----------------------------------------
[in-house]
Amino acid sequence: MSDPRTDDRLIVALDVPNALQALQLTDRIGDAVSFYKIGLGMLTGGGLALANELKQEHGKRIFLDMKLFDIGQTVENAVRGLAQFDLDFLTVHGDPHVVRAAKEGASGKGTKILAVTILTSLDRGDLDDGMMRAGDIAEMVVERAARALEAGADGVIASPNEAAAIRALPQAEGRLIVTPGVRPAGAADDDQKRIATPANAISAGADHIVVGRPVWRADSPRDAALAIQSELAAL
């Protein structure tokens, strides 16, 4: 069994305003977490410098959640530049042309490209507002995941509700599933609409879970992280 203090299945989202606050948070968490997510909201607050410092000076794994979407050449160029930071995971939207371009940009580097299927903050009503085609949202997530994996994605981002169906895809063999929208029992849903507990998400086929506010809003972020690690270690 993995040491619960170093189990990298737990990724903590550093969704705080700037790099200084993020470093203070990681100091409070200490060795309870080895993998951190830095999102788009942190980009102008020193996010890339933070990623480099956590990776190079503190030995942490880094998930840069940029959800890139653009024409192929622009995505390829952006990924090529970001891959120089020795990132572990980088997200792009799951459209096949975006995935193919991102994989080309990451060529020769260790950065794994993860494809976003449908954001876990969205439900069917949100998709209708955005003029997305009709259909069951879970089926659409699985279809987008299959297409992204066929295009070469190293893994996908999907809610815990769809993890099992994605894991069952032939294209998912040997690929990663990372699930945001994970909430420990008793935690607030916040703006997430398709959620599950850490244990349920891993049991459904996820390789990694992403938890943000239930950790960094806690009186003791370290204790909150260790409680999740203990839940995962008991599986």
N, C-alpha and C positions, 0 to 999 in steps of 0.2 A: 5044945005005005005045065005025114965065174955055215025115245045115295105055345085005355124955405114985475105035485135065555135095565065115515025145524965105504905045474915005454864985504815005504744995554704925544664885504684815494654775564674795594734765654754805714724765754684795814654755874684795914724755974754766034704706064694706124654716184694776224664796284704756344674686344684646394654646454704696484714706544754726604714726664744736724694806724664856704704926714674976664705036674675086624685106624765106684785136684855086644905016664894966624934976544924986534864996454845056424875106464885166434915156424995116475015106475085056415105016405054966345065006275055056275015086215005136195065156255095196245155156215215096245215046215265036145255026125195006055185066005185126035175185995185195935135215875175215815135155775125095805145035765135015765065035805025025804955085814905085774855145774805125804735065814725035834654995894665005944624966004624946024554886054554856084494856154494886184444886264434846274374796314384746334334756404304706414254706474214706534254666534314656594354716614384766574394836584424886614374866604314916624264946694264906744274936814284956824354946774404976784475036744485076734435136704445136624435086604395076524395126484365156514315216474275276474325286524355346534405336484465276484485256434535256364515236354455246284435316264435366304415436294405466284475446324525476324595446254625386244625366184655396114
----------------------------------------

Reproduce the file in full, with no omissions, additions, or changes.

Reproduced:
[in-house]
Amino acid sequence: MSDPRTDDRLIVALDVPNALQALQLTDRIGDAVSFYKIGLGMLTGGGLALANELKQEHGKRIFLDMKLFDIGQTVENAVRGLAQFDLDFLTVHGDPHVVRAAKEGASGKGTKILAVTILTSLDRGDLDDGMMRAGDIAEMVVERAARALEAGADGVIASPNEAAAIRALPQAEGRLIVTPGVRPAGAADDDQKRIATPANAISAGADHIVVGRPVWRADSPRDAALAIQSELAAL
């Protein structure tokens, strides 16, 4: 069994305003977490410098959640530049042309490209507002995941509700599933609409879970992280 203090299945989202606050948070968490997510909201607050410092000076794994979407050449160029930071995971939207371009940009580097299927903050009503085609949202997530994996994605981002169906895809063999929208029992849903507990998400086929506010809003972020690690270690 993995040491619960170093189990990298737990990724903590550093969704705080700037790099200084993020470093203070990681100091409070200490060795309870080895993998951190830095999102788009942190980009102008020193996010890339933070990623480099956590990776190079503190030995942490880094998930840069940029959800890139653009024409192929622009995505390829952006990924090529970001891959120089020795990132572990980088997200792009799951459209096949975006995935193919991102994989080309990451060529020769260790950065794994993860494809976003449908954001876990969205439900069917949100998709209708955005003029997305009709259909069951879970089926659409699985279809987008299959297409992204066929295009070469190293893994996908999907809610815990769809993890099992994605894991069952032939294209998912040997690929990663990372699930945001994970909430420990008793935690607030916040703006997430398709959620599950850490244990349920891993049991459904996820390789990694992403938890943000239930950790960094806690009186003791370290204790909150260790409680999740203990839940995962008991599986």
N, C-alpha and C positions, 0 to 999 in steps of 0.2 A: 5044945005005005005045065005025114965065174955055215025115245045115295105055345085005355124955405114985475105035485135065555135095565065115515025145524965105504905045474915005454864985504815005504744995554704925544664885504684815494654775564674795594734765654754805714724765754684795814654755874684795914724755974754766034704706064694706124654716184694776224664796284704756344674686344684646394654646454704696484714706544754726604714726664744736724694806724664856704704926714674976664705036674675086624685106624765106684785136684855086644905016664894966624934976544924986534864996454845056424875106464885166434915156424995116475015106475085056415105016405054966345065006275055056275015086215005136195065156255095196245155156215215096245215046215265036145255026125195006055185066005185126035175185995185195935135215875175215815135155775125095805145035765135015765065035805025025804955085814905085774855145774805125804735065814725035834654995894665005944624966004624946024554886054554856084494856154494886184444886264434846274374796314384746334334756404304706414254706474214706534254666534314656594354716614384766574394836584424886614374866604314916624264946694264906744274936814284956824354946774404976784475036744485076734435136704445136624435086604395076524395126484365156514315216474275276474325286524355346534405336484465276484485256434535256364515236354455246284435316264435366304415436294405466284475446324525476324595446254625386244625366184655396114